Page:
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THE CAMBRIDGE PLATONISTS
What was Cambridge Platonism?
No discussion of seventeenth century philosophy would be complete without at least mention of the Cambridge Platonists. The Cambridge Platonists were a loosely connected group of philosophers, theologians, and humanistic writers, who resisted both the new science and rationalistic and empiricist attempts to base philosophy on it, although they often were unaware of the content of the doctrines that they opposed. In spirit, they were closer to Neoplatonists, such as Plotinus (205-270) and Proclus (412-485), than to Plato (c. 428-c. 348 b.c.e.), with healthy doses of Pythagoras (c. 570-495 b.c.e.), and Marsilio Ficino (1433-1499), as well as an interest in Hermes Trismegistus (a mythological figure based on the Egyptian god Thoth and the Greek god Hermes).
The main Platonic influence on all the Cambridge Platonists was the idea of a perfect world, beyond the senses, that was the cause of what we experience through our senses in this world. Those who were influenced by the Neoplatonists combined Christian beliefs with their basic Platonic view, such that the perfect Platonic world was ruled by a force or a deity, like God in Christianity.
Their goal was to defend "true religion" against Calvinism, atheism, and mechanistic philosophers such as René Descartes (1596-1650) and Thomas Hobbes (1588-1679). The Cambridge Platonists were not influential for the central development of philosophy, but their individual contributions nonetheless lived on in intellectual life.
The basic tenet of Cambridge Platonism was the obscure religious belief, first stated by the Giovanni Pico della Mirandola (1463-1494), that both Pythagoras and Plato based their philosophy on teachings by Moses that were expressed in the cabala and other facets of the Jewish mystical tradition. Their other beliefs affirmed God's existence, the soul's immortality, and the animation of the natural world by, or with, "spirit." They were convinced both that man had free will and that reason was of primary importance in religious matters. However, they were not empiricists, because they believed in innate ideas and innate principles of morality and religion, which were recognizable through intuition. And furthermore, it needs to be kept in mind that not all of those known as "Cambridge Neoplatonists," shared the same views.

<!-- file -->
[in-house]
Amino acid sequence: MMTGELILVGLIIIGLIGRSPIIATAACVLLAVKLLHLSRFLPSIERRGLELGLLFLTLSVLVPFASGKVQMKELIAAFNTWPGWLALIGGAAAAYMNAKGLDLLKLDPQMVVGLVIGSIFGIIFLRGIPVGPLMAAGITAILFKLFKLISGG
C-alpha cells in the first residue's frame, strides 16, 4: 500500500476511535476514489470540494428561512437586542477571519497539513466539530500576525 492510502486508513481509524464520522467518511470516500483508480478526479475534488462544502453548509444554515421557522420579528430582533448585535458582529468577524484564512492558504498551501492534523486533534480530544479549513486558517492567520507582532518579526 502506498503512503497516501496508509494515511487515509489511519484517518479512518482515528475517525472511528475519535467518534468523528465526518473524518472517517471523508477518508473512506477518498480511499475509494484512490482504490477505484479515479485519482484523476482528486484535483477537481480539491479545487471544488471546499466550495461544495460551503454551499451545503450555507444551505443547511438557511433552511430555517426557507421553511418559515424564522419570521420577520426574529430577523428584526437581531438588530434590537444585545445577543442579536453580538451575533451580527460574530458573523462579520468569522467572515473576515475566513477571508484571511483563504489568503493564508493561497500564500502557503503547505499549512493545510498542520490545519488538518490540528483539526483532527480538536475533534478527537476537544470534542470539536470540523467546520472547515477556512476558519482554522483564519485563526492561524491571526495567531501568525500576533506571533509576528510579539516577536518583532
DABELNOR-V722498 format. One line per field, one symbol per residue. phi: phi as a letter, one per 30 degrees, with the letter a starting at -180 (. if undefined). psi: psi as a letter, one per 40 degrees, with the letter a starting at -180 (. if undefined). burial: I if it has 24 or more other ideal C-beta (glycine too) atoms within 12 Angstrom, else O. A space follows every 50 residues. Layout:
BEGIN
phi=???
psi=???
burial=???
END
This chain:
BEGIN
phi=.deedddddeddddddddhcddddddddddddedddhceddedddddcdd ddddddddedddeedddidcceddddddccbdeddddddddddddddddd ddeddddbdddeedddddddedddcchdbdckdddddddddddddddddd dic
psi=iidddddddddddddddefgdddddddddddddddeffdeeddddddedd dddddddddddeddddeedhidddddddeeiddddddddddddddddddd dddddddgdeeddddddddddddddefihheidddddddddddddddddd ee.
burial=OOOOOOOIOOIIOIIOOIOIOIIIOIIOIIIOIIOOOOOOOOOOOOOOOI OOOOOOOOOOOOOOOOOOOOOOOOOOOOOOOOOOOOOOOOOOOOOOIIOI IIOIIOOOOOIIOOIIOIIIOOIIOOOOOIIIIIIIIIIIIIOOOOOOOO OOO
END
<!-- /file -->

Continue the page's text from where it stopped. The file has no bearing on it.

Who were the Cambridge Neoplatonists?
The founder of the group was understood to be Benjamin Whichcote (1609-1683). Whichcote called reason "the candle of the Lord." Henry More (1614-1687), Ralph Cudworth (1617-1688), and John Smith (1616-1652) were three further distinguished Cambridge Platonists. (Cudworth was the father of John Locke's lifelong friend and lady of the household in which he spent his last years, Damaris Cud-worth.) Additional Cambridge Platonists of note were: Nathaniel Culverwell (1619-1651), Peter Sterry (1613-1672), George Rust (d. 1670), John Worthington (1618-1671), and Simon Patrick (1626-1707). Whichcote, More, Cudworth, and Smith were associated with Emmanuel College. Calvinism was the leading doctrine there and they all rebelled against it. Henry More was the most intellectually active member of the group.